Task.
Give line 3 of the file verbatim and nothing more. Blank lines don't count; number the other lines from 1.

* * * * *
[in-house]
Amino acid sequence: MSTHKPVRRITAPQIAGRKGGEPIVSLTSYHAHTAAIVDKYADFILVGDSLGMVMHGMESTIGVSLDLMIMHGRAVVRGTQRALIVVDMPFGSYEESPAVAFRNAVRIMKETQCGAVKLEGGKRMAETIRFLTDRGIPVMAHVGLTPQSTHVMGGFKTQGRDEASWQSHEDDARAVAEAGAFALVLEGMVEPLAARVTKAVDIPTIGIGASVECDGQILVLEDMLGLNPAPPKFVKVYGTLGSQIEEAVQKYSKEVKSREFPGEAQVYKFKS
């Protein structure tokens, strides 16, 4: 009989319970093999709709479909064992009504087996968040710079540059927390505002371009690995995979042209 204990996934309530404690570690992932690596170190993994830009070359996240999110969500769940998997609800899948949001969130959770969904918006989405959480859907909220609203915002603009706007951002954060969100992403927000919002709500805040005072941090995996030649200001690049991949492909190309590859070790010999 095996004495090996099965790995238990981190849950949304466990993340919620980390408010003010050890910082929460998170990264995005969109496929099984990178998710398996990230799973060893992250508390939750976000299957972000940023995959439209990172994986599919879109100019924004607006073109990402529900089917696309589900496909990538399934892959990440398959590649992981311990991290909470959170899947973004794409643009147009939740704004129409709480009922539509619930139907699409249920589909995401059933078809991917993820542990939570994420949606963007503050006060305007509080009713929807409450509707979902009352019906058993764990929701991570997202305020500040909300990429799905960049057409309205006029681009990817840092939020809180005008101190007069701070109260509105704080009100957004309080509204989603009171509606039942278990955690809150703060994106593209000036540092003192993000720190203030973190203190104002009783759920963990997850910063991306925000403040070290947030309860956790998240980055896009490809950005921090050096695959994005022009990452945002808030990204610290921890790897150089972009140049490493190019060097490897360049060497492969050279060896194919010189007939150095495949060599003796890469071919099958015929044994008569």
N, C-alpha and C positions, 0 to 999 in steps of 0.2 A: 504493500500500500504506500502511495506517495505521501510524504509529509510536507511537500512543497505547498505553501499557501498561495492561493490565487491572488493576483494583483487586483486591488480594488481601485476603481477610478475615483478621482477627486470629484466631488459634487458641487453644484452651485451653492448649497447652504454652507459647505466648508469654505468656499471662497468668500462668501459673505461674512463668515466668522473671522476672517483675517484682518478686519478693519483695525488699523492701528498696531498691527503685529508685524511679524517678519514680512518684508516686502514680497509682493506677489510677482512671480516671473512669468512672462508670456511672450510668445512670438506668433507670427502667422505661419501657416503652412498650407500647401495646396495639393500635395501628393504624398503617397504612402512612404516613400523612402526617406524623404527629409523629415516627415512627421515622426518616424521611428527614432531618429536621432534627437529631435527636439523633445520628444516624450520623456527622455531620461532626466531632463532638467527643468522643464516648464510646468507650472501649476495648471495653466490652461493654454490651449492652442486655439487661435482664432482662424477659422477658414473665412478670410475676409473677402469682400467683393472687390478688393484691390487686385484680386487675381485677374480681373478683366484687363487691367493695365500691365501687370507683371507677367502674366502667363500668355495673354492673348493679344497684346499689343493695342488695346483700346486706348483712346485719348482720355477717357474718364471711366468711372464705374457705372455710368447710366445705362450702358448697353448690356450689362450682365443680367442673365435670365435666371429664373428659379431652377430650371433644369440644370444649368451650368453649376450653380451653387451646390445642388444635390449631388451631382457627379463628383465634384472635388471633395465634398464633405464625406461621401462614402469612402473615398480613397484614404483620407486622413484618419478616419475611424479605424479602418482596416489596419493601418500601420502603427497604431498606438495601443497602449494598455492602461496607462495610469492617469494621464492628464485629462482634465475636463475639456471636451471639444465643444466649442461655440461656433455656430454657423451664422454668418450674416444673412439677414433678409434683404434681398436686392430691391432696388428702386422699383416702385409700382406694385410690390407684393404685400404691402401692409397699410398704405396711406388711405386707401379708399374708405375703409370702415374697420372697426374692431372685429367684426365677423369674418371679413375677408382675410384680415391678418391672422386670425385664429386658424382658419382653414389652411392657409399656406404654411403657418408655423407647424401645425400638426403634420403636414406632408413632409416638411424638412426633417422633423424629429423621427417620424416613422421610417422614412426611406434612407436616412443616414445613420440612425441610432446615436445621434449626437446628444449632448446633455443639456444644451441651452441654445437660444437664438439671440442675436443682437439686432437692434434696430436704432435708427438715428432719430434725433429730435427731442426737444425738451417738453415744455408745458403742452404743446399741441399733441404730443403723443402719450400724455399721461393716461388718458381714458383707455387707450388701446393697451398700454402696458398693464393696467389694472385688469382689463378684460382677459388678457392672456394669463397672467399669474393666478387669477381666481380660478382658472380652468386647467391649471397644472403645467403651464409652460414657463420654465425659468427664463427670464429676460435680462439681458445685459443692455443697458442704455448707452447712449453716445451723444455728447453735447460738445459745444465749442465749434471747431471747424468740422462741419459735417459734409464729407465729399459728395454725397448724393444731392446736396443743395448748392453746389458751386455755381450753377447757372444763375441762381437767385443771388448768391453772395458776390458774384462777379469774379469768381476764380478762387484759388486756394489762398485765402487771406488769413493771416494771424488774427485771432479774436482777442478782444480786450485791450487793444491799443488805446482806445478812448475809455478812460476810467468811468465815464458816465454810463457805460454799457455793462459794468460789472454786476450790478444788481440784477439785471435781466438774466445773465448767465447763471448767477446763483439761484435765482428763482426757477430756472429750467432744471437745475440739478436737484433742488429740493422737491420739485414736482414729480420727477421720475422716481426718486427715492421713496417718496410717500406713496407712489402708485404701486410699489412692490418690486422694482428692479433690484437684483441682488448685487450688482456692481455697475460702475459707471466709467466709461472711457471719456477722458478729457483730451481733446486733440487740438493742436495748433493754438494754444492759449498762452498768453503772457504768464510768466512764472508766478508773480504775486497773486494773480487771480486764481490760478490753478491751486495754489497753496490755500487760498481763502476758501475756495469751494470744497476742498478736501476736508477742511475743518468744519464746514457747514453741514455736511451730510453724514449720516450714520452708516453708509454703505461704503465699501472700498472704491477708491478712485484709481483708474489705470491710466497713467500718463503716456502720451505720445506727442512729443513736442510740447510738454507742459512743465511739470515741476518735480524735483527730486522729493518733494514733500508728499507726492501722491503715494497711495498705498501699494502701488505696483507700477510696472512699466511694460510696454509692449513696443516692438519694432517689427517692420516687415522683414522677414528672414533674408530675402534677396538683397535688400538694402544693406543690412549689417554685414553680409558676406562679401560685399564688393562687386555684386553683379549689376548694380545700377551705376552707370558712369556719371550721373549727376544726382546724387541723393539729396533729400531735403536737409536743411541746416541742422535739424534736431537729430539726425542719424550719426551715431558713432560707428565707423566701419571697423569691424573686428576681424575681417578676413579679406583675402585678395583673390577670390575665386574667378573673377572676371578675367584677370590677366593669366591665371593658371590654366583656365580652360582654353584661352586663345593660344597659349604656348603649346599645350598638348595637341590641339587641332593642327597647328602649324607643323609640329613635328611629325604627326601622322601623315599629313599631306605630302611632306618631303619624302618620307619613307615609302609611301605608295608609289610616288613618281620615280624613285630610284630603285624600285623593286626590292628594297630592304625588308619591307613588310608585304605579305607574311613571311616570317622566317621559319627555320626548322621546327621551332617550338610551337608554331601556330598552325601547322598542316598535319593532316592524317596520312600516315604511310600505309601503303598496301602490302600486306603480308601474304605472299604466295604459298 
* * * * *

């Protein structure tokens, strides 16, 4: 009989319970093999709709479909064992009504087996968040710079540059927390505002371009690995995979042209 204990996934309530404690570690992932690596170190993994830009070359996240999110969500769940998997609800899948949001969130959770969904918006989405959480859907909220609203915002603009706007951002954060969100992403927000919002709500805040005072941090995996030649200001690049991949492909190309590859070790010999 095996004495090996099965790995238990981190849950949304466990993340919620980390408010003010050890910082929460998170990264995005969109496929099984990178998710398996990230799973060893992250508390939750976000299957972000940023995959439209990172994986599919879109100019924004607006073109990402529900089917696309589900496909990538399934892959990440398959590649992981311990991290909470959170899947973004794409643009147009939740704004129409709480009922539509619930139907699409249920589909995401059933078809991917993820542990939570994420949606963007503050006060305007509080009713929807409450509707979902009352019906058993764990929701991570997202305020500040909300990429799905960049057409309205006029681009990817840092939020809180005008101190007069701070109260509105704080009100957004309080509204989603009171509606039942278990955690809150703060994106593209000036540092003192993000720190203030973190203190104002009783759920963990997850910063991306925000403040070290947030309860956790998240980055896009490809950005921090050096695959994005022009990452945002808030990204610290921890790897150089972009140049490493190019060097490897360049060497492969050279060896194919010189007939150095495949060599003796890469071919099958015929044994008569």